Tobia’s perspectives shift from Violet and parents, gazing through a telescope, to an aerial view of their city, to the far reaches of the solar system, the galaxy, and beyond, and back again to Violet. . . . The snack (“a sandwich, an apple, and chips”), the memorable rhyme, and the very big idea all affirm that the child is at this moment the center of the vast universe. . . . . Stellar fuel for the heart and mind and an expansive storytime choice.
—Kirkus Reviews (starred review)
In this preschooler’s introduction to the universe, a little girl’s city-set picnic with two loving caregivers zooms from the titular blanket out to “the known universe, past comprehension,” and back. . . . As Tobia’s paintings take in the solar system and the galaxy, they retain a warm informality while also achieving a sense of awe. Between the tried-and-true narrative structure and the centering of this abundantly loved child, this must be the coziest exploration of the universe ever.
—The Horn Book
Wolf’s cumulative verse, which begins with cozy informality, turns statelier as thoughts of orbiting planets segue to consideration of our galaxy, clouds of galaxies, and the implication of possible limitlessness we can’t quite comprehend. . . exudes warmth.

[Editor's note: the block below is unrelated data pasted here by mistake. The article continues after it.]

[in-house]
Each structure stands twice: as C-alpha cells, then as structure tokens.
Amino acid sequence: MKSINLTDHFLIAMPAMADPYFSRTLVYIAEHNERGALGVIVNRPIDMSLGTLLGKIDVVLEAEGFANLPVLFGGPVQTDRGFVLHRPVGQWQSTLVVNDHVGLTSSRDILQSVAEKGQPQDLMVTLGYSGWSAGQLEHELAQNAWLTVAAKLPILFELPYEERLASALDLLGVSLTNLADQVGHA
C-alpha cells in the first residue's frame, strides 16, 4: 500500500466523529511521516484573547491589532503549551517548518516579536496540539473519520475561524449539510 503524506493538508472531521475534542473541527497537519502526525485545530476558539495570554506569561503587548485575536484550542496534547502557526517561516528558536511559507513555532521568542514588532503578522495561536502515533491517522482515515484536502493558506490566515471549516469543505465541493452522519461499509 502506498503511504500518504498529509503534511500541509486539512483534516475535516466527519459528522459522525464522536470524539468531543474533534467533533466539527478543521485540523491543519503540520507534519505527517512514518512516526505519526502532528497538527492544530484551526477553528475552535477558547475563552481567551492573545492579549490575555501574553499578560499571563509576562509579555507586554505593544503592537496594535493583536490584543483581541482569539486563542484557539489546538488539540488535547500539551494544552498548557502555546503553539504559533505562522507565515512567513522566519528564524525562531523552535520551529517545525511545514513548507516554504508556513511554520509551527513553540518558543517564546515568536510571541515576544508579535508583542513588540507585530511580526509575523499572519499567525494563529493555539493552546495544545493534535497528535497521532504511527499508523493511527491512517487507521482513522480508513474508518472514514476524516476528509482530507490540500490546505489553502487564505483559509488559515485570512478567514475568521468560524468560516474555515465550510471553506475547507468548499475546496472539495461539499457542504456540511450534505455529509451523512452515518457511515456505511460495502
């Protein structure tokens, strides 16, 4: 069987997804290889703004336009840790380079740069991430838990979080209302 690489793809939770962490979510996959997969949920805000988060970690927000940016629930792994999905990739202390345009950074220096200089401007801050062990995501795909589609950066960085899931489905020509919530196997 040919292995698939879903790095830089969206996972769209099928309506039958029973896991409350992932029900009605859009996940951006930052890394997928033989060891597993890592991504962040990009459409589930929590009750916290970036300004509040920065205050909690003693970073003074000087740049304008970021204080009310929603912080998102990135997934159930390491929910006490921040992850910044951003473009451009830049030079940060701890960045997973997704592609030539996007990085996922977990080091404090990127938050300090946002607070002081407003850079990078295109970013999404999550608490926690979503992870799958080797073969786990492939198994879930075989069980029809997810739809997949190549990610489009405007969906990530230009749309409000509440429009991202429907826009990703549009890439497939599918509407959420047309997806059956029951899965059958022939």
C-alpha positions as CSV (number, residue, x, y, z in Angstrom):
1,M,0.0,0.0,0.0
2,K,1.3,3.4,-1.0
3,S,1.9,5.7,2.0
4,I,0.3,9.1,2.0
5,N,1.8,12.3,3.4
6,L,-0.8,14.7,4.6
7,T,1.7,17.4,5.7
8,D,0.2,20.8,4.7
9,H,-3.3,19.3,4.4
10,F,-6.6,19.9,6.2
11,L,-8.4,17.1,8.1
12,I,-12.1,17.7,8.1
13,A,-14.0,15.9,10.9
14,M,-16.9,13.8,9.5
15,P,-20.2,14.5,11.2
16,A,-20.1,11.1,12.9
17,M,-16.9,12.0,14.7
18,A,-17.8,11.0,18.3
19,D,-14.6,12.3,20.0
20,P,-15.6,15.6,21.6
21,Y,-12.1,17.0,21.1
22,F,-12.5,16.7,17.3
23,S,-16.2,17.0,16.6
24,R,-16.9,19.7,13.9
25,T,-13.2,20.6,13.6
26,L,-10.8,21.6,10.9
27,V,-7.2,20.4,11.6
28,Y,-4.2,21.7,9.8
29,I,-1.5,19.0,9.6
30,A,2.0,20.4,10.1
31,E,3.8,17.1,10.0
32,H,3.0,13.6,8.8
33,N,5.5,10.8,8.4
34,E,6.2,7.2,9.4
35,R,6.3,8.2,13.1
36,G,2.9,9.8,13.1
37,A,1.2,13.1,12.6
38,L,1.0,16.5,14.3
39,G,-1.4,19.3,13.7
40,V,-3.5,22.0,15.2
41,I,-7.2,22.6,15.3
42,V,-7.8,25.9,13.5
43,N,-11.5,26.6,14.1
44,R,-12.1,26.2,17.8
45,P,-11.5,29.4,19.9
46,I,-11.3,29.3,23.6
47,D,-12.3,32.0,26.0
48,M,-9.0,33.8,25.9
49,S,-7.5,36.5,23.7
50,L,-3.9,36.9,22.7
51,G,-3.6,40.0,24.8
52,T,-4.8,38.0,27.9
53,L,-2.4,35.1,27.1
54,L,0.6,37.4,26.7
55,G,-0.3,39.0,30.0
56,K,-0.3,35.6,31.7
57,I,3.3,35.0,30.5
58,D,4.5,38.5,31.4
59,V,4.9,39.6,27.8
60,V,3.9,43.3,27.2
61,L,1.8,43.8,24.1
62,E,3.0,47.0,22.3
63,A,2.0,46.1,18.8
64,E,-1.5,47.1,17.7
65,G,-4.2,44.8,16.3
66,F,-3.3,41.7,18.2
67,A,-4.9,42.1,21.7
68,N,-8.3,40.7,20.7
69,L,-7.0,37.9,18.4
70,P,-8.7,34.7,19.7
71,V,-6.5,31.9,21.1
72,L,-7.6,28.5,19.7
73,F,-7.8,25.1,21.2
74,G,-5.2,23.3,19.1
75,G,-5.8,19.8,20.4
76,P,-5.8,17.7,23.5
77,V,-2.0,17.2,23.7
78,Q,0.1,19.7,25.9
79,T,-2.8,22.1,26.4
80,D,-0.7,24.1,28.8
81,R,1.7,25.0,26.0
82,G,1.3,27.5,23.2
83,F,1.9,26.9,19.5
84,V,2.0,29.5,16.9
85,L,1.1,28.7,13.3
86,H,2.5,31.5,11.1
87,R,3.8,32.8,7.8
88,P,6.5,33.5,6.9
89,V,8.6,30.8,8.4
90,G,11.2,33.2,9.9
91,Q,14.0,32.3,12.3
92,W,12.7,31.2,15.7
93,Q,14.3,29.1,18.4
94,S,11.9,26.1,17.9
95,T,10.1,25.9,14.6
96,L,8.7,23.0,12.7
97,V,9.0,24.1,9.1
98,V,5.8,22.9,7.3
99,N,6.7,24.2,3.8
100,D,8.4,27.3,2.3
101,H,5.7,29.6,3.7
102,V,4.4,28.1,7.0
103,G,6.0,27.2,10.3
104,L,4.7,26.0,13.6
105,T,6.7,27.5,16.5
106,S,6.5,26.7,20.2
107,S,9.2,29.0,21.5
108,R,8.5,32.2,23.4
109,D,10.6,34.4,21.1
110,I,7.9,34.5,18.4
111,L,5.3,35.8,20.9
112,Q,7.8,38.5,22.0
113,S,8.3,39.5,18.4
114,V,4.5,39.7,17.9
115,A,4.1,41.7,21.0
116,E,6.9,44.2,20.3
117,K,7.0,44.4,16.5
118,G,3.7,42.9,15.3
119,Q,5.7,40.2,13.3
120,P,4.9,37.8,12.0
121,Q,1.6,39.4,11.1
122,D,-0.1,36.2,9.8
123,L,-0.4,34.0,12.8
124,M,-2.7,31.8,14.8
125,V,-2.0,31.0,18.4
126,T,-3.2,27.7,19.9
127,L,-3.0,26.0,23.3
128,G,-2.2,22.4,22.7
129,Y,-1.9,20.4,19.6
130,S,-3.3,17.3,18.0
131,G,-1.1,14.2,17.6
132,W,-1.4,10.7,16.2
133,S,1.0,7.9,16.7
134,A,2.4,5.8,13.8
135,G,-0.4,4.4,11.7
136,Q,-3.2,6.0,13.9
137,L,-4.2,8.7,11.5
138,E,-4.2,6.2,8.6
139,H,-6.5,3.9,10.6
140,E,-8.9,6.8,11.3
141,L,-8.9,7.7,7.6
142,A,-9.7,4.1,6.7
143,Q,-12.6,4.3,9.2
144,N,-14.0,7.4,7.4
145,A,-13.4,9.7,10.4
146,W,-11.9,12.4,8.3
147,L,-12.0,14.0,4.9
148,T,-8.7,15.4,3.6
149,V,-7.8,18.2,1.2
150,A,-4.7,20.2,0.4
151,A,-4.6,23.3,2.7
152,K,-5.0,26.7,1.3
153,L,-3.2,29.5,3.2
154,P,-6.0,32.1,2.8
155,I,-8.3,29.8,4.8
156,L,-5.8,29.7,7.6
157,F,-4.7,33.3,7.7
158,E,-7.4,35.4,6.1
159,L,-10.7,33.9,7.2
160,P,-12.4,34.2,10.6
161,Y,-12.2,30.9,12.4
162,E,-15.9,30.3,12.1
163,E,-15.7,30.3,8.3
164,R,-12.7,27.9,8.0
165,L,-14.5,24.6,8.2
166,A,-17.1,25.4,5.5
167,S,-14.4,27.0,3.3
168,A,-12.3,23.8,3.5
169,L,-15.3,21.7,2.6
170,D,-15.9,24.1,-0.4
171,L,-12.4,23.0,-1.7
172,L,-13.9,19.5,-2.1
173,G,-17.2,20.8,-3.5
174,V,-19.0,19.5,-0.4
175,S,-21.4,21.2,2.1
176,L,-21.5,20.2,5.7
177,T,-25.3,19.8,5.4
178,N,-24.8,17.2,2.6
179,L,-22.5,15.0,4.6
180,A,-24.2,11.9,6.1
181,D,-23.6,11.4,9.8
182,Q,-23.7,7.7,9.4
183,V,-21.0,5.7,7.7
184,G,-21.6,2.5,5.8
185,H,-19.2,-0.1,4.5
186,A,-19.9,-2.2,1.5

—The Bulletin of the Center for Children’s Books
Step by step, using the rhyme, rhythm, and repeated images reminiscent of “The House That Jack Built,” the narrative returns to Violet sitting on her blanket in the park. Wolf uses the nursery rhyme’s structure effectively, sending listeners’ imaginations soaring before bringing them back to the familiar. Tobia’s pencil drawings, digitally enhanced with color and texture, create warm, inviting scenes in this mind-expanding picture book for young stargazers.
A ‘The House That Jack Built’ narrative structure gives a night of stargazing galactic dimensions in this expansive picture book. . . . Befitting Wolf’s pleasing cumulative prose, Tobia’s pencil and digital renderings offer varied perspectives. . . Circling to a conclusion, the creators jointly emphasize the mystery and majesty of the universe, encouraging wondrous space-filled bedtime musing.
—Publishers Weekly (starred review)